Much harm has resulted to the sick from the universal custom of having watchers, nights. In critical cases this may be necessary; but it is often the case that more harm is done the sick by this practice than good. It has been the custom to shut out the air from the sick room. The atmosphere of such rooms, to say the least, is very impure, which greatly aggravates the condition of the sick. In addition to this, to have one or two watchers to use up the little vital air which may find its way to the sick room through the crevices of doors and windows, is taking from them this vitality, and leaving them more debilitated than they would have been had they been left to themselves. The evil does not end here. Even one watcher will make more or less stir, which disturbs the sick. But where there are two watchers, they often converse together, sometimes aloud, but more frequently in whispered tones, which is far more trying and exciting to the nerves of the sick than talking aloud.2SM 459.1

    Many suffering wakeful nights are endured by the sick because of watchers. If they were left alone without a light, knowing that all were at rest, they could much better compose themselves to sleep, and in the morning they would awake refreshed. Every breath of vital air in the sick room is of the greatest value, although many of the sick are very ignorant on this point. They feel very much depressed, and do not know what the matter is. A draught of pure air through their room would have a happy invigorating influence upon them.2SM 459.2

    But if they are afraid of air, and shut themselves away from this blessing, the little that is allowed to reach them should not be consumed by watchers, or lamp-light. Attendants upon the sick should if possible leave them to quiet and rest through the night, while they occupy a room adjoining.2SM 459.3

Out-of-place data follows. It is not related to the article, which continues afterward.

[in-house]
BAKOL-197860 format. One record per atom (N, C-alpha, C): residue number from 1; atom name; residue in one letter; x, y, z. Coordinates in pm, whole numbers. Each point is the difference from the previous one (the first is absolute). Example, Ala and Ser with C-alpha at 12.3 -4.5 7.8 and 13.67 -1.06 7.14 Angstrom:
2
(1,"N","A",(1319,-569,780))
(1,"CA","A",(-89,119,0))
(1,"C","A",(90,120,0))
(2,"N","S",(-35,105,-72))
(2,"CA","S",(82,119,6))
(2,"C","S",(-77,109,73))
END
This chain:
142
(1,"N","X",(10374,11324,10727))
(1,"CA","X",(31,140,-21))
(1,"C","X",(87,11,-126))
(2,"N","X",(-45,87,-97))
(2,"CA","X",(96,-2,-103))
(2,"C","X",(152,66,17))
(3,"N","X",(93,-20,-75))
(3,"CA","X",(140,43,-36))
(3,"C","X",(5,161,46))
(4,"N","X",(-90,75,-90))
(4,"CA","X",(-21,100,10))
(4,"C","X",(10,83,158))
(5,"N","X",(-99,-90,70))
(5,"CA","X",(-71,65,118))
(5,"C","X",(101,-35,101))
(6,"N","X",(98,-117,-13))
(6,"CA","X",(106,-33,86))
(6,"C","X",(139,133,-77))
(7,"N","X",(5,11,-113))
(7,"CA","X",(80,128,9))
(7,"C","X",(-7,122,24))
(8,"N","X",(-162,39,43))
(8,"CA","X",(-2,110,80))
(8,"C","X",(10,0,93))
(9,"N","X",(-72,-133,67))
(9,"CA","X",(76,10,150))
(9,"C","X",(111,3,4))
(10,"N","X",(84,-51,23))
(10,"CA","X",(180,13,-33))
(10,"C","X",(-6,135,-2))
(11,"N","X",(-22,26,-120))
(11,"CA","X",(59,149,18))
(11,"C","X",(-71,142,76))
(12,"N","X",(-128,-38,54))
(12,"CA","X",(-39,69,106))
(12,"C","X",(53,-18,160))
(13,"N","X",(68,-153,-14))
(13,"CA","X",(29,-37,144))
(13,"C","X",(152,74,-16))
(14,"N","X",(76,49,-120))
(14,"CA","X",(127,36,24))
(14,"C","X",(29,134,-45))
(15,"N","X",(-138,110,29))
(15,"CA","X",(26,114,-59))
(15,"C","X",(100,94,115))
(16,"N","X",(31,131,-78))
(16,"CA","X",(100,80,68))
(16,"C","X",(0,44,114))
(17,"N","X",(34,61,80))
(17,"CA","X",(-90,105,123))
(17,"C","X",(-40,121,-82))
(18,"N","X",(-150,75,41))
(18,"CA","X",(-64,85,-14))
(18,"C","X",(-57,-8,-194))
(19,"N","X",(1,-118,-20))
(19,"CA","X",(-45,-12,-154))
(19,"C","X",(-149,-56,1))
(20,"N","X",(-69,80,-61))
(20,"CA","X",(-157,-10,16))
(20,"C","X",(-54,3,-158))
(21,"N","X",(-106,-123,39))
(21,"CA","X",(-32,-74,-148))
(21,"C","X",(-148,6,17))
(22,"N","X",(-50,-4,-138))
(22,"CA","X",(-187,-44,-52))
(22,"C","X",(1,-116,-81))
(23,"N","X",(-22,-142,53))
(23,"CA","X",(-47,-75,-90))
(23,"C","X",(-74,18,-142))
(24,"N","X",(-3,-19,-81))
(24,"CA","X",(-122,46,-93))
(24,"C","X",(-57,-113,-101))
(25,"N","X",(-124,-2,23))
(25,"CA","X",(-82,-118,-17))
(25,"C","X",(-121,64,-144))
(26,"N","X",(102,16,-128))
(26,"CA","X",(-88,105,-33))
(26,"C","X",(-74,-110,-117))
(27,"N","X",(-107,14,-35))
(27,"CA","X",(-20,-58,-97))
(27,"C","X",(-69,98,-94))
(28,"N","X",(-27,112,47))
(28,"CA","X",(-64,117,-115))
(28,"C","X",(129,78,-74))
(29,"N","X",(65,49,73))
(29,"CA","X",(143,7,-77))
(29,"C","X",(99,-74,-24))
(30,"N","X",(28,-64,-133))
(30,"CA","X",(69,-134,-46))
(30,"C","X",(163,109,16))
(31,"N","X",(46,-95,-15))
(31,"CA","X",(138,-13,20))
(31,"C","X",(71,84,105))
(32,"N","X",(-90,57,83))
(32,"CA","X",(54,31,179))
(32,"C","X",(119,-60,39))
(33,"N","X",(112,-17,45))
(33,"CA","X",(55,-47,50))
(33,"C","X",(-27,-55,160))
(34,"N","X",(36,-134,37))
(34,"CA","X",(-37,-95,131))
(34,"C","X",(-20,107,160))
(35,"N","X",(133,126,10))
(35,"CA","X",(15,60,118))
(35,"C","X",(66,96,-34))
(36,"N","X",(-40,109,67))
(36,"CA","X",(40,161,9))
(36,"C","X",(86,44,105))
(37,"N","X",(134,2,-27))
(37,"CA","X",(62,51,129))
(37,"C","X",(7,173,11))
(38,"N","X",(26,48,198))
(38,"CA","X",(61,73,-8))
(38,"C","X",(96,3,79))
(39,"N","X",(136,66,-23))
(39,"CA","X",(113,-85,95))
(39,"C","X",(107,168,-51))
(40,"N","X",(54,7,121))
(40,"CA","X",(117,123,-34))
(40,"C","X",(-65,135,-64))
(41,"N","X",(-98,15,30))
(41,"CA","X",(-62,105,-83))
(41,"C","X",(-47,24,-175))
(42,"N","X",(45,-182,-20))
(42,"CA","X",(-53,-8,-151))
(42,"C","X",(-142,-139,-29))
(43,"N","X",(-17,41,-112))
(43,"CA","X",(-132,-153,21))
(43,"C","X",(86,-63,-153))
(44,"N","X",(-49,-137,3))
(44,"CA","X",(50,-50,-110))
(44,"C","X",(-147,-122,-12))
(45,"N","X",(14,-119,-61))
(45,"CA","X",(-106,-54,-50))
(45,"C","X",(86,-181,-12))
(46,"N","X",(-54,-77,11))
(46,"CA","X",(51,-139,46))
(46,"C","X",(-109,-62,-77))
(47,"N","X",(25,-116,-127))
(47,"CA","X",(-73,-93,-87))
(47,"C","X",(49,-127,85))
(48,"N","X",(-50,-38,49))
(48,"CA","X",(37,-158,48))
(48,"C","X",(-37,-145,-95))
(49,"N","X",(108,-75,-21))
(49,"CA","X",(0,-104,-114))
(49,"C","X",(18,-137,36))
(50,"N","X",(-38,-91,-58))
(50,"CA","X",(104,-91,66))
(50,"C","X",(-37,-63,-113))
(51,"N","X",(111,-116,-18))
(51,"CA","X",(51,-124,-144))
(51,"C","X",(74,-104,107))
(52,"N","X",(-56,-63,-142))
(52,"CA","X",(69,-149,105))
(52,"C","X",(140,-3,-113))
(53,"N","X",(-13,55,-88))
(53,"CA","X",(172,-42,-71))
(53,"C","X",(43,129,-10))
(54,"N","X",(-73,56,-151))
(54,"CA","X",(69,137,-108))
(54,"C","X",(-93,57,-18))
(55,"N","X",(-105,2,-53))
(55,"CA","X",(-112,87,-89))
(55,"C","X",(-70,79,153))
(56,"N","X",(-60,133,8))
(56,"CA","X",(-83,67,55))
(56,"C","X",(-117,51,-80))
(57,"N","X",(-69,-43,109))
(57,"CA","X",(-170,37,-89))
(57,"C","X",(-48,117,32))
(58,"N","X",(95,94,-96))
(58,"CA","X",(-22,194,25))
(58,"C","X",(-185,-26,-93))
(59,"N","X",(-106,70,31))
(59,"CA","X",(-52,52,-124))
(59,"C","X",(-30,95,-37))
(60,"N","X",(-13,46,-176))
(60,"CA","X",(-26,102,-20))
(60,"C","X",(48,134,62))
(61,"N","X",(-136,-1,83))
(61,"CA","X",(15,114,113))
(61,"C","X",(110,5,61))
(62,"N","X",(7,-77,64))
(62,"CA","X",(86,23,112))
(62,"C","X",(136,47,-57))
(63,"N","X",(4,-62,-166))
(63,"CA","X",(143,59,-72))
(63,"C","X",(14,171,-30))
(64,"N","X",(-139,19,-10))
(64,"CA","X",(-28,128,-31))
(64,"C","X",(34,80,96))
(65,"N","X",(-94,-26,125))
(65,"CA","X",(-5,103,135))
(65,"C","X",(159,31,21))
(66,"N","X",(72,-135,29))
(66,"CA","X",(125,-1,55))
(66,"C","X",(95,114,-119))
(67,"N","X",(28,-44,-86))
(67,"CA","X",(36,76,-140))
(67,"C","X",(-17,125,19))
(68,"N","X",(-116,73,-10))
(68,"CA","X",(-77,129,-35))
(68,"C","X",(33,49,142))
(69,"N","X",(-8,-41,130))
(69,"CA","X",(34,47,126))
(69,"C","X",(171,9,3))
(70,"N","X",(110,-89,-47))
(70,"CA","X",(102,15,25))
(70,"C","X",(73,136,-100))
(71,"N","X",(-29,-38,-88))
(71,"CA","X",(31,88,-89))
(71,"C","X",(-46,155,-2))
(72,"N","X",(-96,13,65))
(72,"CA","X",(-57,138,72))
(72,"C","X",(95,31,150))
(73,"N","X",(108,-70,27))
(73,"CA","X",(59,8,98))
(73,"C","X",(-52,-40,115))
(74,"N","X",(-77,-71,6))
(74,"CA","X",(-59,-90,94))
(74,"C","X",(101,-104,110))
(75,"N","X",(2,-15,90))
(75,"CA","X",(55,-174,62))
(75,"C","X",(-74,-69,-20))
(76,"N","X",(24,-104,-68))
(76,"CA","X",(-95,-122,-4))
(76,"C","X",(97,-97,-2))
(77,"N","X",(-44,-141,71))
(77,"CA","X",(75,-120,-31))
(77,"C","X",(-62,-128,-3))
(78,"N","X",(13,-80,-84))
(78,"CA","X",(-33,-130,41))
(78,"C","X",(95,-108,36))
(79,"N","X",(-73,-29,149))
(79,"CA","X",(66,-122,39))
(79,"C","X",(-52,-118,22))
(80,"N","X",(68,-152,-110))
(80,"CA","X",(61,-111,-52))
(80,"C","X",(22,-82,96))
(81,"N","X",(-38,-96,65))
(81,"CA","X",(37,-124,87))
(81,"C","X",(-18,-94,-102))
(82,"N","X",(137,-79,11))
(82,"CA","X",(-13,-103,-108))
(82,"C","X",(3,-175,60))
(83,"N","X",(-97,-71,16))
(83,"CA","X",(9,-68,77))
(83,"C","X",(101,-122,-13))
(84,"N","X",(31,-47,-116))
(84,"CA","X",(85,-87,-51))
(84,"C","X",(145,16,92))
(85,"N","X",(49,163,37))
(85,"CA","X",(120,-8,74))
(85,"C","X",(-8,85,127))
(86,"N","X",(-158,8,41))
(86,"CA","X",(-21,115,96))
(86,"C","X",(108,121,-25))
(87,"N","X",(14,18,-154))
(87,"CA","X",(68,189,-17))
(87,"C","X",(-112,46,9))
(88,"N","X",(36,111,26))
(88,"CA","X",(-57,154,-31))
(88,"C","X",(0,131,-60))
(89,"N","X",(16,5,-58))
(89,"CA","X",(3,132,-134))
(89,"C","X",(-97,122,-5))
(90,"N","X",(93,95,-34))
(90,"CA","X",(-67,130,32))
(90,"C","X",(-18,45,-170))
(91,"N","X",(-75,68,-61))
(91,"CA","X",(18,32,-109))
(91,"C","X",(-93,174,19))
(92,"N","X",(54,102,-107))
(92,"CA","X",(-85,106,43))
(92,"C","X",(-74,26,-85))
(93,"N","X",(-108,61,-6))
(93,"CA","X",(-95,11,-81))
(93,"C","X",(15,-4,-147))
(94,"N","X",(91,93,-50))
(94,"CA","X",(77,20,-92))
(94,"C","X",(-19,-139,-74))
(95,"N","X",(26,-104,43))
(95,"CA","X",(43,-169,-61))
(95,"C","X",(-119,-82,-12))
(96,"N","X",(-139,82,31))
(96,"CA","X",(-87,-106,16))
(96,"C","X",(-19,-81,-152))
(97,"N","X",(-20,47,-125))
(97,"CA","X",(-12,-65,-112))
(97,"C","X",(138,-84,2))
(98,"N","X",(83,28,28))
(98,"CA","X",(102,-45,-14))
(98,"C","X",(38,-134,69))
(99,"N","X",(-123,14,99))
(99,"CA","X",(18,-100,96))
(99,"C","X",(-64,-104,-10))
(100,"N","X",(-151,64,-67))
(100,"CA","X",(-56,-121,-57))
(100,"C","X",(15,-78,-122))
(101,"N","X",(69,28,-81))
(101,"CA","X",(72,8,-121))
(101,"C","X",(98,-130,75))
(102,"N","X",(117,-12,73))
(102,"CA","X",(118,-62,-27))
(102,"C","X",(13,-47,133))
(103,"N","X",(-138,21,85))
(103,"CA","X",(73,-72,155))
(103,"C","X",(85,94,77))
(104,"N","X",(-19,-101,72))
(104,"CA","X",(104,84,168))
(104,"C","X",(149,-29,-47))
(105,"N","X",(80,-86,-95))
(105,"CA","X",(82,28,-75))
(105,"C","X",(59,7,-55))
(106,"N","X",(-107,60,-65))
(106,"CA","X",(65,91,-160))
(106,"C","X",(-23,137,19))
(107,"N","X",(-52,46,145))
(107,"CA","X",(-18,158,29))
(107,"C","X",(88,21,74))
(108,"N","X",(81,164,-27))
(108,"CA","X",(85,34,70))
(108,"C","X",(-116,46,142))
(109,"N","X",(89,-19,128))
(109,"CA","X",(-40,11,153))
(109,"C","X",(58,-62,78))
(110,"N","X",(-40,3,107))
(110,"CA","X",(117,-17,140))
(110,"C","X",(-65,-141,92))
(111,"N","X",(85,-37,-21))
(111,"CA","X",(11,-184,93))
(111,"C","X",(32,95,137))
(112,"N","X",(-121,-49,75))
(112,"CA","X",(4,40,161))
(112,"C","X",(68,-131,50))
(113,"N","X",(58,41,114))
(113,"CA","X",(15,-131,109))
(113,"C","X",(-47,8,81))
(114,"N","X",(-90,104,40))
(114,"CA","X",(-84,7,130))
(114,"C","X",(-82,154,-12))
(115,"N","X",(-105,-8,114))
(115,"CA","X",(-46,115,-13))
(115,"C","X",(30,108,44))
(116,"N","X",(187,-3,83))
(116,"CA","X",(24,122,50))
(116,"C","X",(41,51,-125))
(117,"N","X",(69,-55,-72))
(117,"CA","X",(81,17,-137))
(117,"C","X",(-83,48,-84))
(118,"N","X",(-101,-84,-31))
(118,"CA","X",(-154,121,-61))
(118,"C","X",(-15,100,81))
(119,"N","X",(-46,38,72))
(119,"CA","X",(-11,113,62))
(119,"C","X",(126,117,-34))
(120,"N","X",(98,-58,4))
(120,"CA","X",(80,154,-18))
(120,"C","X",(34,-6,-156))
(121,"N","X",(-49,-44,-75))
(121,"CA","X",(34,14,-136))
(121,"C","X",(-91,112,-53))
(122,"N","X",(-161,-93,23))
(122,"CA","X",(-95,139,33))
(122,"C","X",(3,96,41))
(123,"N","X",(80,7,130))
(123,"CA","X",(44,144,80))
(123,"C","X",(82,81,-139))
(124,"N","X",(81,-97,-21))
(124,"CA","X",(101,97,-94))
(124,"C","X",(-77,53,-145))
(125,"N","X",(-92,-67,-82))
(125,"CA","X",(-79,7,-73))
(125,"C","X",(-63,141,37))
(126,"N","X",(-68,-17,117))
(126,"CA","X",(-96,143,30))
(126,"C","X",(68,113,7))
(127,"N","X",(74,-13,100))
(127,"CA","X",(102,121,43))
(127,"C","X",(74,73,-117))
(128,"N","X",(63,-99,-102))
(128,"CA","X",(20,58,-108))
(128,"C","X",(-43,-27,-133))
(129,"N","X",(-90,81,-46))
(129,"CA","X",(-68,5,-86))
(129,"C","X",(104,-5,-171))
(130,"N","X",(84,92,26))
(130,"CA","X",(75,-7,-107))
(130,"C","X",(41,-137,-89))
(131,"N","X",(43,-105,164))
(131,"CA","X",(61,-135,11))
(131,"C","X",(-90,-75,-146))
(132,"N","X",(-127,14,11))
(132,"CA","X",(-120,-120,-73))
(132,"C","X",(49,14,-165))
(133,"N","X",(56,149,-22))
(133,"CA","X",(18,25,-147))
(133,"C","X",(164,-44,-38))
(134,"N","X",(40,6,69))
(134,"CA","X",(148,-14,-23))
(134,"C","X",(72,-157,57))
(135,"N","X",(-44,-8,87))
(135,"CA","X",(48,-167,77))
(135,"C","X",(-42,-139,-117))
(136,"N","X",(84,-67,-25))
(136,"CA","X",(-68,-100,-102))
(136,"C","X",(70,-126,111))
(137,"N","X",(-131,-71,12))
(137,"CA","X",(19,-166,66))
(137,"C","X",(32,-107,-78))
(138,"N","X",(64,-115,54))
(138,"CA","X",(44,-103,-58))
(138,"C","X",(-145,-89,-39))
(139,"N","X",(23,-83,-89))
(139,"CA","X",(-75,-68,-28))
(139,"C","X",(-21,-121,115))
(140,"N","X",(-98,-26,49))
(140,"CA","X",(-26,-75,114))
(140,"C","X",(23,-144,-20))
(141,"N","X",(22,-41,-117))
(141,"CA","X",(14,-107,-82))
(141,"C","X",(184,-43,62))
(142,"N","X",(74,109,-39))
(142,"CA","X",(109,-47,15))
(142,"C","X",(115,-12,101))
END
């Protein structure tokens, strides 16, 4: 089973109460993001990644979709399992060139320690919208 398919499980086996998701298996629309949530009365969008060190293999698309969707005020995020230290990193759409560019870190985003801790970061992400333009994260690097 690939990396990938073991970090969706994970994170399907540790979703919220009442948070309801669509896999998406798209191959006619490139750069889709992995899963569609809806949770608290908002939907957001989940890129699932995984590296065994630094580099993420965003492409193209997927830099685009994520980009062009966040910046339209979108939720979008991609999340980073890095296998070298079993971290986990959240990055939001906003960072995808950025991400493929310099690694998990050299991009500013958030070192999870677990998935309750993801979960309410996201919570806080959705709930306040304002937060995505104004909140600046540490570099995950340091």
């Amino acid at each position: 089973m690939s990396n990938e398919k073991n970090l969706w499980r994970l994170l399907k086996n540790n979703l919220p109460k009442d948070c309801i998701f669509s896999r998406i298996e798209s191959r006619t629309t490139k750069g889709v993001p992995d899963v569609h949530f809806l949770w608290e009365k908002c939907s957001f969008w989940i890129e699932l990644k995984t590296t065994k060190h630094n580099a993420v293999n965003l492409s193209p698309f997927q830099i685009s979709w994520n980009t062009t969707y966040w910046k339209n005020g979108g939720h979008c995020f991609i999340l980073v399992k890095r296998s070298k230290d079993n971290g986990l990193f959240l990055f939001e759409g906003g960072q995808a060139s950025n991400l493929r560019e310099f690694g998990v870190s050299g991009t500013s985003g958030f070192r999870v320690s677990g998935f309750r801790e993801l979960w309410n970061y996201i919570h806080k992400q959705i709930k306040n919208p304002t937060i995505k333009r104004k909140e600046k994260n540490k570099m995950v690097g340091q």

All unnecessary noise and excitement should be avoided in the sick room, and the whole house should be kept as quiet as possible. Ignorance, forgetfulness, and recklessness, have caused the death of many who might have lived, had they received proper care from judicious, thoughtful attendants. The doors should be opened and shut with great care, and the attendants should be unhurried, calm, and self-possessed.2SM 459.4

    The sick room, if possible, should have a draught of air through it, day and night. The draught should not come directly upon the invalid. While burning fevers are raging, there is but little danger of taking cold. But especial care is needful when the crisis comes, and fever is passing away. Then constant watching may be necessary to keep vitality in the system. The sick must have pure, invigorating air. If no other way can be devised, the sick, if possible, should be removed to another room, and another bed, while the sick room, the bed and bedding are being purified by ventilation. If those who are well need the blessings of light and air, and need to observe habits of cleanliness in order to remain well, the sick are in still greater need of them in proportion to their debilitated condition.2SM 460.1